Remember William Bryan Jennings? To recap, he’s the Morgan Stanley executive who last December had a cab take him home to Darien, Connecticut from Manhattan and, according to the driver, refused to pay the $200 fare and instead began threatening the guy with racial slurs before intentionally stabbing his hand with a pen knife. According to WBJ’s lawyer, there were no threats or slurs and while the stabbing did happen, it was by accident and Jennings only pulled out the knife he had on him because he was “fearful for his safety” and “did not intend to hurt” the driver. The two parted ways around midnight, at which time Jennings went to bed and the cabbie called the police, who had trouble identifying WBJ until they got a lucky break with video footage from the deli on 10th Avenue he asked the driver to stop at for snacks on the way to CT. Anyway, Jennings, who turned himself in two weeks after the incident following a family vacation in Florida and was later placed on leave from Morgan Stanley, was set to appear in court on Monday but then this happened: Read more »

Buried in a footnote1 a while back I ruminated on the fact that, in the deal where Morgan Stanley bought a chunk of its Morgan Stanley Smith Barney brokerage JV from Citigroup, Morgan Stanley got a sort-of-free option to buy the rest of Smith Barney, and how that option is (1) valuable and (2) sort of cheap funding. That was basically all wrong, sorry! The lesson is, never read footnotes.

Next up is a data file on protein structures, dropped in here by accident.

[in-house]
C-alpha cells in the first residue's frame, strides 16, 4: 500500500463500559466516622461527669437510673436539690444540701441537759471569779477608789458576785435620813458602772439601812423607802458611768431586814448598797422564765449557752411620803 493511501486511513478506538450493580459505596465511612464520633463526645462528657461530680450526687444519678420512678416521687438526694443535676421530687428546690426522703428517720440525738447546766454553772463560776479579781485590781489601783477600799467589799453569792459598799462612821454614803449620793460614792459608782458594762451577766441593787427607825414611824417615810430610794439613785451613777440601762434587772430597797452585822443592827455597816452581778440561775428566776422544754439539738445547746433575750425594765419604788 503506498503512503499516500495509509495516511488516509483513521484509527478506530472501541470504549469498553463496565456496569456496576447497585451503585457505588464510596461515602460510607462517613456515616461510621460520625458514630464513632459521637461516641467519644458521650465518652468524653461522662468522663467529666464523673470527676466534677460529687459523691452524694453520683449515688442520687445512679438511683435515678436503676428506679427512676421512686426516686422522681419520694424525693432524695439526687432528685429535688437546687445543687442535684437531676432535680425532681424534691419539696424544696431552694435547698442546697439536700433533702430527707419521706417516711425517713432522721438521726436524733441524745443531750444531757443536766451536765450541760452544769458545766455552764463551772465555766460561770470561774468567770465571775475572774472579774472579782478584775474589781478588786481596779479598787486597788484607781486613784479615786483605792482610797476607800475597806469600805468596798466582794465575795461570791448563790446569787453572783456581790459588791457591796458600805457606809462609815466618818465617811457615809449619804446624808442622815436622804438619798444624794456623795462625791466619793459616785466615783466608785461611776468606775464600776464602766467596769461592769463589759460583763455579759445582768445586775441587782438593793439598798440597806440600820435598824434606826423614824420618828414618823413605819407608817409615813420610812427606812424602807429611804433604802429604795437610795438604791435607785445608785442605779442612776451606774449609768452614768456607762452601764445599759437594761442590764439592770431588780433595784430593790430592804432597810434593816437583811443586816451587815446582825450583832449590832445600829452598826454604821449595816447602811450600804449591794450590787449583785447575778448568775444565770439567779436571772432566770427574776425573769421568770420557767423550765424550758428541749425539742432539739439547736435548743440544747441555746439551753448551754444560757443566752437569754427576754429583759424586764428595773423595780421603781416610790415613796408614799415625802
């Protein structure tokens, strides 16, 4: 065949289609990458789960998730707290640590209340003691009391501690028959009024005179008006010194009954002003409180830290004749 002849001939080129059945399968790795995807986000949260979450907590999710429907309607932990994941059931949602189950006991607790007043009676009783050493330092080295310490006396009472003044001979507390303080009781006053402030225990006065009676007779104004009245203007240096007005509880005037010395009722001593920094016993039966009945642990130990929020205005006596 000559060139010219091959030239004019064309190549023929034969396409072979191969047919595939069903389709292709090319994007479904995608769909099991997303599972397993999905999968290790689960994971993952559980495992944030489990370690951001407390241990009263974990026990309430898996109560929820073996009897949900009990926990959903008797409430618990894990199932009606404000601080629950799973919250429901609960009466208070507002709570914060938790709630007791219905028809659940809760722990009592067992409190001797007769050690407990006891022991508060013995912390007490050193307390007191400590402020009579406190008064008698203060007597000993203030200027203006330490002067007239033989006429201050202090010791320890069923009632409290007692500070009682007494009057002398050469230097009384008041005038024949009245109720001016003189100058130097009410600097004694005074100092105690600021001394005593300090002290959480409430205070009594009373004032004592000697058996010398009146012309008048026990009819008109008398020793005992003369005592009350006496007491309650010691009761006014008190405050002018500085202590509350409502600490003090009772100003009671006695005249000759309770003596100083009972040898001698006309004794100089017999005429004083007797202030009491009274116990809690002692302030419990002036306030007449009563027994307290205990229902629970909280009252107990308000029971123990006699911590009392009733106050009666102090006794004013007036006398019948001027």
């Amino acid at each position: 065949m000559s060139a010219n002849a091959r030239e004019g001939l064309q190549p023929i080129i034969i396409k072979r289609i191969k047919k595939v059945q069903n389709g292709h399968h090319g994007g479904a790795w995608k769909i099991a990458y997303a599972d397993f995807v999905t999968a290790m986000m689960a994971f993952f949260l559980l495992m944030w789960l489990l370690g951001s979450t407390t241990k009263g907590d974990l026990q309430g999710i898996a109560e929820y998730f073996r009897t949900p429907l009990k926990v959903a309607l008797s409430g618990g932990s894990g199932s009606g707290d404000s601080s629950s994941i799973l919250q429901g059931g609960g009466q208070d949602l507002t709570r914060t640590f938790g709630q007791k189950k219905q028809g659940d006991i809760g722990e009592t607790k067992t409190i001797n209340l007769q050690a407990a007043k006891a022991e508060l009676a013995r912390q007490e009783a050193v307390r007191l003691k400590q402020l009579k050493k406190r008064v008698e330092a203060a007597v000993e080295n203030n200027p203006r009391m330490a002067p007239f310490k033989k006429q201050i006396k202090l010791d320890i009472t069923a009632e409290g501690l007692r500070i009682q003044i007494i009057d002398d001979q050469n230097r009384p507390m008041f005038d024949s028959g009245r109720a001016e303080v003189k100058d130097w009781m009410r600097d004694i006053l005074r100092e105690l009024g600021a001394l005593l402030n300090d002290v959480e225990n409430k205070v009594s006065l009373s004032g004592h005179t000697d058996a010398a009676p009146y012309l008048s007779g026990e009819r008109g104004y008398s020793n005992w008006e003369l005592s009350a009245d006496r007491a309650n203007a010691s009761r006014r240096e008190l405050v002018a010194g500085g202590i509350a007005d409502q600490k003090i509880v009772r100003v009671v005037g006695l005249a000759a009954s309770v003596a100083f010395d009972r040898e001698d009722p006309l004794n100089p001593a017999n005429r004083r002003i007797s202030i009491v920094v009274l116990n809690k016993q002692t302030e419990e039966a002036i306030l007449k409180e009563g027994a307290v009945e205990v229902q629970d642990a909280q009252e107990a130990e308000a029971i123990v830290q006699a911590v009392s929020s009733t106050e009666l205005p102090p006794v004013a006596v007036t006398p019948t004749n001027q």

Charlie Gasparino is reporting that “Morgan Stanley chief James Gorman is making a full-court press with regulators to expedite the purchase of the remaining piece of the Smith Barney brokerage firm from Citigroup, moving up the buyout date as much as two years ahead of schedule,” so I guess Gorman puts the time value of that option at zero or less. As for cheap funding, Goldman had a research note this week saying that they met with Morgan Stanley and heard the same story, and also that:

At the margin, full MSSB ownership should have a meaningful impact on ROE as: 1) MS is still paying Citigroup a portion of earnings from the JV despite holding capital to support the entire business, 2) synergies with the Institutional Securities business will grow (i.e. client flow routing), and 3) the funding profile and client product offering mix will improve.

I think the second two things say something like “Citi won’t appreciate us shoving all of our MSSB customers into high-margin Morgan Stanley products, so we have to get rid of them before doing that,” though you could read them otherwise. The first thing calls the cheap-funding argument into some doubt, though maybe not that much doubt; Morgan Stanley’s capital is by some metrics cheaper than Citi’s, while its (credit market) funding is more expensive, so maybe this is still a good deal.

Anyway here’s what Gasparino has to say about the delay: Read more »